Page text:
Biochemical indices relating to cold stress were determined in 3-week-old Arabidopsis seedlings in both transgenic and control plants. All plants had been subjected to the cold treatment described above. Determinations in this part of the study were carried out for three biological replicates.

Relative electrolyte leakage was assessed according to the previously described method (Weigel et al., 2001). Proline content was determined following the method of Shan et al. (2007). MDA content was measured according to the method of Puckette et al. (2007) with minor modifications. About 200 mg leaves frozen in liquid nitrogen was homogenized in 4 ml 10% trichloracetic acid (TCA), then centrifuged at 10,000 rpm for 10 min. The supernatant (2 ml) was mixed with 2 ml thiobarbituric acid (TBA) and heated at 95°C for 30 min, quickly cooled on ice and then centrifuged at 10,000 rpm for 10 min. The soluble sugar and soluble protein contents were measured according to the methods of Bradford (1976) and Machado et al. (2013), respectively.

The activity of SOD was measured using the nitroblue tetrazolium (NBT) method (Giannopolitis and Ries, 1977; Puyang et al., 2015). POD activity was measured using the method of Pagariya et al. (2012). CAT activity was determined as described by Tseng et al. (2007).

Statistical Analysis

All physiological data was analyzed using the IBM SPSS Statistics 18.0 software. The differences between the transgenic samples and the corresponding wild type samples were calculated by the independent sample t-test. Significant differences were represented by P < 0.05; ∗∗P < 0.01.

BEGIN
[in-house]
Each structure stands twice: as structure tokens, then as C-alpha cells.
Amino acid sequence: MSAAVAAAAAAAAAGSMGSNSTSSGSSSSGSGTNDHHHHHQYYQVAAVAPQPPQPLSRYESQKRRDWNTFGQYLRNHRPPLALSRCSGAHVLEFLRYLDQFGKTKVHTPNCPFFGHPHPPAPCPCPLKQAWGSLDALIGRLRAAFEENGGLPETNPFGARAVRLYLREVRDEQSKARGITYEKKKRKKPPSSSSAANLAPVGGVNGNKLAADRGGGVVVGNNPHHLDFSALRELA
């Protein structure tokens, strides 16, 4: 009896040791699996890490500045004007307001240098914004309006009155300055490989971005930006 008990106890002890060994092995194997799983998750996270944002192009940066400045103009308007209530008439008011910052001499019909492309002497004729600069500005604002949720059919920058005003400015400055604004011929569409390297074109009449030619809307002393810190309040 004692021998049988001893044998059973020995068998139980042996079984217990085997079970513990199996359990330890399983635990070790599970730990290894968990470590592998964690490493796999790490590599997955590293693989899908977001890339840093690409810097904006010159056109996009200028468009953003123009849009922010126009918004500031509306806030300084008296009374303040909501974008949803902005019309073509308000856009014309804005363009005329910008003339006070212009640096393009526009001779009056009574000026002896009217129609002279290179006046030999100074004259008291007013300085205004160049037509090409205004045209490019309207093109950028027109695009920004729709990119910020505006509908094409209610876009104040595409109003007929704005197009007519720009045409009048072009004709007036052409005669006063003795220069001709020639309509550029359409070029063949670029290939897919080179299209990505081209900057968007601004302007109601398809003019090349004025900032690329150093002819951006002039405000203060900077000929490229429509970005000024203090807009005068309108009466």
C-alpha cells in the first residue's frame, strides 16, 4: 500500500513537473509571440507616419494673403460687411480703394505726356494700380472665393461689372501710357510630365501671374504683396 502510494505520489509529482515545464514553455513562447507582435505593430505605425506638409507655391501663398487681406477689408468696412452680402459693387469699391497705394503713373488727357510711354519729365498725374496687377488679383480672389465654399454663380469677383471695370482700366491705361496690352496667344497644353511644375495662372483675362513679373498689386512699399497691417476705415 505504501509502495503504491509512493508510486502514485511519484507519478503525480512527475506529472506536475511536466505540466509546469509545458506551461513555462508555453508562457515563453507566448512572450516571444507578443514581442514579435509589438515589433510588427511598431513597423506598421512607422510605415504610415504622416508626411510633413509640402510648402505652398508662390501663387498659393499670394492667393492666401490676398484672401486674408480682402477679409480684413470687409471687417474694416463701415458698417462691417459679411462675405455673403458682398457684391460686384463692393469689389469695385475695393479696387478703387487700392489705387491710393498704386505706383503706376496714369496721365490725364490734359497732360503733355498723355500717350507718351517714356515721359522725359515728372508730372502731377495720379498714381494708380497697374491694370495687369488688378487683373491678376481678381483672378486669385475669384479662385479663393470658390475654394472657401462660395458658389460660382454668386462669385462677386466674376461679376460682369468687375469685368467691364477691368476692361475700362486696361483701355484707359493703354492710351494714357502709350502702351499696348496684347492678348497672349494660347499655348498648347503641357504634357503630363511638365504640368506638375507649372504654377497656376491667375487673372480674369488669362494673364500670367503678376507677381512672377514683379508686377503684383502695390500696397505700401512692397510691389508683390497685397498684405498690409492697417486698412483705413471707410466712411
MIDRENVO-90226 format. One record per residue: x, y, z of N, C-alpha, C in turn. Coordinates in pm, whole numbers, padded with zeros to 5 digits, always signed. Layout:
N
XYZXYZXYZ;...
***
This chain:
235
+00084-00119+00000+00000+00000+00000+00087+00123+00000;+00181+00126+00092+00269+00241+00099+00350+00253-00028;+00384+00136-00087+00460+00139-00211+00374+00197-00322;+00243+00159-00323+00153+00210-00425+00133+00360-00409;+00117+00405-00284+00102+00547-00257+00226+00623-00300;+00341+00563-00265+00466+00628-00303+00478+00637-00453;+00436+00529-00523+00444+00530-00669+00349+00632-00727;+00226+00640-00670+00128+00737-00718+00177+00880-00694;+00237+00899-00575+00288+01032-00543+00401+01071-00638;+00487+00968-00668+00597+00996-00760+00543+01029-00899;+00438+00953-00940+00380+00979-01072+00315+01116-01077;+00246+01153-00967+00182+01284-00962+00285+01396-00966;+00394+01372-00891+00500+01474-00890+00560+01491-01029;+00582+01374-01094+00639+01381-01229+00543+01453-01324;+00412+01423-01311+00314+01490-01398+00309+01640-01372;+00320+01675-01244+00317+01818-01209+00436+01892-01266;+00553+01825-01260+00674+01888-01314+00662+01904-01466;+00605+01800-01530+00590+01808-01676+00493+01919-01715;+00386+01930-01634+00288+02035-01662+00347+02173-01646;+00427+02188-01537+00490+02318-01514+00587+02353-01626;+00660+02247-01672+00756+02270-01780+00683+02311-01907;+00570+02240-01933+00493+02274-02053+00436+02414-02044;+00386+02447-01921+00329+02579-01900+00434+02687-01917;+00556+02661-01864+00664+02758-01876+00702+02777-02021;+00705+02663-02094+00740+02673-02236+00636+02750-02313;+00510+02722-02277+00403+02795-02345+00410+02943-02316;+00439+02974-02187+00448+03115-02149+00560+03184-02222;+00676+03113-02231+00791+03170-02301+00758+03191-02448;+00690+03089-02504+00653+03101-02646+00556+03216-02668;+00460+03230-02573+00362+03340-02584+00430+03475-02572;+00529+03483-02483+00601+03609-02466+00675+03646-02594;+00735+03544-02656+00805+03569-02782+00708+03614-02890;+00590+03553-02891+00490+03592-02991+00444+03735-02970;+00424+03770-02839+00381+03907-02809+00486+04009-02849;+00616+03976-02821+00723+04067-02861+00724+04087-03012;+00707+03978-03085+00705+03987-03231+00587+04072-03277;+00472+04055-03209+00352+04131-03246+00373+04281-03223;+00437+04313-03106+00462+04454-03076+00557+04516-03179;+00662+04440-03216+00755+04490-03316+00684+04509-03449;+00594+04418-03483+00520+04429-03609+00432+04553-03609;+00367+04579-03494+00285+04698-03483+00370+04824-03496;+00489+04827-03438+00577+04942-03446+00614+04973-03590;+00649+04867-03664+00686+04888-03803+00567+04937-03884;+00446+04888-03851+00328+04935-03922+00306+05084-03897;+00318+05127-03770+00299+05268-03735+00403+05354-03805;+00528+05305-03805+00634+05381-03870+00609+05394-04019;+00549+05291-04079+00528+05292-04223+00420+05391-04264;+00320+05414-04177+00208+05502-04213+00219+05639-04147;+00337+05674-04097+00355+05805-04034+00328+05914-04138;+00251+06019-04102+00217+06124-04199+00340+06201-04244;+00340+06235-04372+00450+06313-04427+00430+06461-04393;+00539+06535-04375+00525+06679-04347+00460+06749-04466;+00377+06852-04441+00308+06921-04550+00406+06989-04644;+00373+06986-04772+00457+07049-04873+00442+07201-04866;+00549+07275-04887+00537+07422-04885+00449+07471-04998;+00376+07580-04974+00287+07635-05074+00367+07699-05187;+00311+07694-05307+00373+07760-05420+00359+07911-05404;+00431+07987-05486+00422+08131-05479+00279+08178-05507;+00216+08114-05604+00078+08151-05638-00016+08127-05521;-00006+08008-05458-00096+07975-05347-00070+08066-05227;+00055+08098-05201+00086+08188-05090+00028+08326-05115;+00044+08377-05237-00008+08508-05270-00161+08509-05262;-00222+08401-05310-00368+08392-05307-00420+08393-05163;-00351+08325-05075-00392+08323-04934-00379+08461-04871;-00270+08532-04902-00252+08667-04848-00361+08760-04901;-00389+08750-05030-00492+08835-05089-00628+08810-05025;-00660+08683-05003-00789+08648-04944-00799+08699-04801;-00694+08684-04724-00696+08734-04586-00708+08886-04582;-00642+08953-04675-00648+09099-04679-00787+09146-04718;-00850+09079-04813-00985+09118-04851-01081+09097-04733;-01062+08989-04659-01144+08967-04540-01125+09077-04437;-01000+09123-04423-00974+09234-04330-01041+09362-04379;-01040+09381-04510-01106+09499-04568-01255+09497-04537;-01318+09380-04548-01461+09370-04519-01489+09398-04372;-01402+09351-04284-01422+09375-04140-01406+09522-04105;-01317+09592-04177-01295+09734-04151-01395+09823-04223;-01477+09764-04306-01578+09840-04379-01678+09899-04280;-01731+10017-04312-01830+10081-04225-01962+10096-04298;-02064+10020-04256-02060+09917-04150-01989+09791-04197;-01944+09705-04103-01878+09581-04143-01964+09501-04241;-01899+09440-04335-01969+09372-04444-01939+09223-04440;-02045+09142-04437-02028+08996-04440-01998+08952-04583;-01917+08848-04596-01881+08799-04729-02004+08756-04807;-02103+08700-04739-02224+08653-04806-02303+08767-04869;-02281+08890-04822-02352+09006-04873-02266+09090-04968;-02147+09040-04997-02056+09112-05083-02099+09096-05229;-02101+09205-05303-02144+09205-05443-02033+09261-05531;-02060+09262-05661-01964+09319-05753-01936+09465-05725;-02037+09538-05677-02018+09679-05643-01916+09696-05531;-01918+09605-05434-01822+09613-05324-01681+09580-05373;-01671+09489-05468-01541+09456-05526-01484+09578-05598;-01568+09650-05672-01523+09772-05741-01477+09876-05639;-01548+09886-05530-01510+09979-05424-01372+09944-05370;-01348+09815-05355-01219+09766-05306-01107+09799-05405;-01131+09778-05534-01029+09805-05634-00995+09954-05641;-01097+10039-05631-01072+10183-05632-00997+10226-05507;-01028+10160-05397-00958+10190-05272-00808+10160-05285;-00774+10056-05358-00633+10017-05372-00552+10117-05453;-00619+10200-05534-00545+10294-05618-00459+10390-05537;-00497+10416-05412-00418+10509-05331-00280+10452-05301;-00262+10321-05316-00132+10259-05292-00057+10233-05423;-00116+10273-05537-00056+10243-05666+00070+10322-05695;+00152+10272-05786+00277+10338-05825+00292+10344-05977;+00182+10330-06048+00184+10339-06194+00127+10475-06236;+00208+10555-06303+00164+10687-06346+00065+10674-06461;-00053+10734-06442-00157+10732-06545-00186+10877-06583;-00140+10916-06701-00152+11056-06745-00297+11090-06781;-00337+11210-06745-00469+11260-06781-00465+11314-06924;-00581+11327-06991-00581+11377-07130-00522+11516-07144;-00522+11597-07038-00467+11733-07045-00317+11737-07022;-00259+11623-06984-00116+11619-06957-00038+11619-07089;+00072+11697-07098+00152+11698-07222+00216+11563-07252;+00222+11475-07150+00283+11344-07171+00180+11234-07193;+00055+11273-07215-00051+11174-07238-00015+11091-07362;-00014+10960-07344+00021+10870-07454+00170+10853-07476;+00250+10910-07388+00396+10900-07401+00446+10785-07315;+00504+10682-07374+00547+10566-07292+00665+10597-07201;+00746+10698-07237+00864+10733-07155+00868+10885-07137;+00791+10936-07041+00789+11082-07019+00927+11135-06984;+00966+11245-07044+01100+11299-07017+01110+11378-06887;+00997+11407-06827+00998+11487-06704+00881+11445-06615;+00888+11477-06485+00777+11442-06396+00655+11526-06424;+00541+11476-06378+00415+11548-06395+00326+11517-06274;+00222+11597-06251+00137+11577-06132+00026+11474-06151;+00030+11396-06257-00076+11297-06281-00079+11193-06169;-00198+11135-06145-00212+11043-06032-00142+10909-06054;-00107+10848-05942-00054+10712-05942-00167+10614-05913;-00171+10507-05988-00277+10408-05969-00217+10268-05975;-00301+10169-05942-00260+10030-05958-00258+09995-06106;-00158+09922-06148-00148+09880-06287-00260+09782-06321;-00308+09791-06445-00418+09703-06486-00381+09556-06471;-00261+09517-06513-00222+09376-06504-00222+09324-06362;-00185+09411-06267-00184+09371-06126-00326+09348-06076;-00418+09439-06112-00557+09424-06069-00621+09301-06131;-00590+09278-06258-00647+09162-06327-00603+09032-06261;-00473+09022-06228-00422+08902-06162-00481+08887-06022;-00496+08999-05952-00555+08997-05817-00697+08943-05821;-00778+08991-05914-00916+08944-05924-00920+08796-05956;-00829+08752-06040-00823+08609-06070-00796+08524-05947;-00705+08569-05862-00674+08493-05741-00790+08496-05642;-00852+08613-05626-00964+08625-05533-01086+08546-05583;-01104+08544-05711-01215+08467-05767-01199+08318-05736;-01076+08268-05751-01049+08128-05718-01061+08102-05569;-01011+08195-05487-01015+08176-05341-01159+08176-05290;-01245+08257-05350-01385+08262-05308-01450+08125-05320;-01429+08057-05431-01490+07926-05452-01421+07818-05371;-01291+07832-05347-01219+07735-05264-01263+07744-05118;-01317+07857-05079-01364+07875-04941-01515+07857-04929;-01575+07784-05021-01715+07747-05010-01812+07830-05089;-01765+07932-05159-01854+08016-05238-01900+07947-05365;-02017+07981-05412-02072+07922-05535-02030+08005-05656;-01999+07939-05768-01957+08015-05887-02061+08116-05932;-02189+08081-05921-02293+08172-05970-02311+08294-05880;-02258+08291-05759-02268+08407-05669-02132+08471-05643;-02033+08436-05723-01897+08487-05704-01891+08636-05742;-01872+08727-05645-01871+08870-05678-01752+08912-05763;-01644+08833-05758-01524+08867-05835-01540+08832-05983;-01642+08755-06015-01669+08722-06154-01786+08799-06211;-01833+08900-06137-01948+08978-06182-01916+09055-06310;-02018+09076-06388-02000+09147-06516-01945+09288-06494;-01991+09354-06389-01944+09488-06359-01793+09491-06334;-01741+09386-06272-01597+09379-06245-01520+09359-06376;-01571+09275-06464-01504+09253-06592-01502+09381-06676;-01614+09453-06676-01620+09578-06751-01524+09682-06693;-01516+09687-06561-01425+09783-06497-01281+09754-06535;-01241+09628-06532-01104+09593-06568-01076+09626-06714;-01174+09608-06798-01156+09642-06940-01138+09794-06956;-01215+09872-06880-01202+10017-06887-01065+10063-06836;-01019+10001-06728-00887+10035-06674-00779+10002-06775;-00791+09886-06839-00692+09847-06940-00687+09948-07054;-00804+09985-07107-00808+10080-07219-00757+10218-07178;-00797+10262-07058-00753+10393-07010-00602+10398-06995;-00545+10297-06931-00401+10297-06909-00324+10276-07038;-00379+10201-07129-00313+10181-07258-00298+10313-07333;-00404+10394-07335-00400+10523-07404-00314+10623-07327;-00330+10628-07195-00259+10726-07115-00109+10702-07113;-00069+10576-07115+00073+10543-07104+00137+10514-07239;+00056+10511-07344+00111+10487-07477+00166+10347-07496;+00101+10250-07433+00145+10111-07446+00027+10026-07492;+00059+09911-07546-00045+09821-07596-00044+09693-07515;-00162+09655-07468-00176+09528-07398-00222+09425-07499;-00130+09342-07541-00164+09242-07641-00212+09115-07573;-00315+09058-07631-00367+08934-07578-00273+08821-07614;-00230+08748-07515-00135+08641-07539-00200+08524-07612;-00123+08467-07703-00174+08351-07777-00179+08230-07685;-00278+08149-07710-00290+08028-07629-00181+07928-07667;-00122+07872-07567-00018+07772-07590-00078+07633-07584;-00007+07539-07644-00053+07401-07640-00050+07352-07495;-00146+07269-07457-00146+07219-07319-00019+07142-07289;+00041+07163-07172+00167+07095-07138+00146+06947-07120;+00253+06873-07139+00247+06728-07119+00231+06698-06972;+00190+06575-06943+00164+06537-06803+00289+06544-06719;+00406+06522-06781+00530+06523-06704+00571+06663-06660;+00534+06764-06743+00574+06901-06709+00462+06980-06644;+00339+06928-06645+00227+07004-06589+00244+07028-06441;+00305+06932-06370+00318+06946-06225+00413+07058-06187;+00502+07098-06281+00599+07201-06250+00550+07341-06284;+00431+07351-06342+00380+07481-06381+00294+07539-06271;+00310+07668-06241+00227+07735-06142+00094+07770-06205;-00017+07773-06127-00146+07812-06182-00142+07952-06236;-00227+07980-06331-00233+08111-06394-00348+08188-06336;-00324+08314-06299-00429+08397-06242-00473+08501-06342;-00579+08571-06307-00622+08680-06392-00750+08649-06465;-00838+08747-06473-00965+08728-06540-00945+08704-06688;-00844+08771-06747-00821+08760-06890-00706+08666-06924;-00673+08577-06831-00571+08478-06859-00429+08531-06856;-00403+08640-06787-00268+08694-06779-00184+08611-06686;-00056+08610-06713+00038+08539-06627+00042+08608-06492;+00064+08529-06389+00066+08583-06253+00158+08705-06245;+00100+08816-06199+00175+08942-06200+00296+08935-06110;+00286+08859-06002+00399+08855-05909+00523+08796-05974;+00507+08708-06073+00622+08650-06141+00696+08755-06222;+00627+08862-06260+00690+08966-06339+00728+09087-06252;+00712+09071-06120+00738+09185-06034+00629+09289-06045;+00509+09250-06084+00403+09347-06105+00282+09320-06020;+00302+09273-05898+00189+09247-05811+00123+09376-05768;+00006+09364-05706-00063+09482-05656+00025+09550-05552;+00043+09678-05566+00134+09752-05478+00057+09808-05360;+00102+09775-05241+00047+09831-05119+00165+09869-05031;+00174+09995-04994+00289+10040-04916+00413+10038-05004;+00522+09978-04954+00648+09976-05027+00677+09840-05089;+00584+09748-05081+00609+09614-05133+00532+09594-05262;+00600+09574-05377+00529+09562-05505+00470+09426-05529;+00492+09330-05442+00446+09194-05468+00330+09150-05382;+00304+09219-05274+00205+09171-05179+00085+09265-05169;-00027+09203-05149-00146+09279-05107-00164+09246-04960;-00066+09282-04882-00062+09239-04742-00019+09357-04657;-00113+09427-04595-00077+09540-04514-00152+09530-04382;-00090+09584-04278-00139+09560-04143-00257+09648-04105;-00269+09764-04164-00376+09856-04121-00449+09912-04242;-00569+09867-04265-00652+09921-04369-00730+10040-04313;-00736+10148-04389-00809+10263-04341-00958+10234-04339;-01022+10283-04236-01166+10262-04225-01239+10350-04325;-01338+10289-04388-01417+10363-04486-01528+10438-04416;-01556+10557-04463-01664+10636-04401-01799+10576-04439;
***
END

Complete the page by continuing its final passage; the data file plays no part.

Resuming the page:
Results

Sequence Analysis of VaERD15

Specific primers were designed according to the acquired ORF of VaERD15, which had a total length of 423 bp with a 5′-untranslated region (UTR) of 66 bp, a 3′-UTR of 196 bp and an intron size of 88 bp. VaERD15 encoded a predicted polypeptide of 140 amino acids with a molecular weight of 16.2 kD (Zhang et al., 2014), and pI of 4.80. Alignment analysis with the grapevine genome (Jaillon et al., 2007) showed that VaERD15 was initially located on chromosome 13.

Multiple sequence alignment analysis (Figure 1A) showed the VaERD15 shared 36% homology with the ZmERD15 predicted protein (accession no. ACG25626.1), 35% homology with the CaERD15 predicted protein (accession no. ABB89735.1) and 33% homology with the AtERD15 predicted protein (accession no. AAM64638.1). Phylogenetic analyses (Figure 1B) indicated that the relationship of VaERD15 with other ERDs from similar plant species can be divided into two families. The closest relationship with VaERD15 was found in Vitis vinifera and Cucumis sativus.

FIGURE 1
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FIGURE 1. (A) Amino acid sequence alignment of VaERD15 and other ERD15 from similar plant species. (B) Phylogenetic analysis of VaERD15 and other ERD15 from similar plant species. Sequences are from Vitis amurensis (VaERD15, JQ687321), Arabidopsis thaliana (AtERD15, AAM64638.1), Brassica napus (BnERD15, ADP37978.1), Solanum lycopersicum (SlERD15, NP_001234461), Zea mays (ZmERD15, ACG25626.1), and Capsicum annuum (CaERD15, ABB89735.1).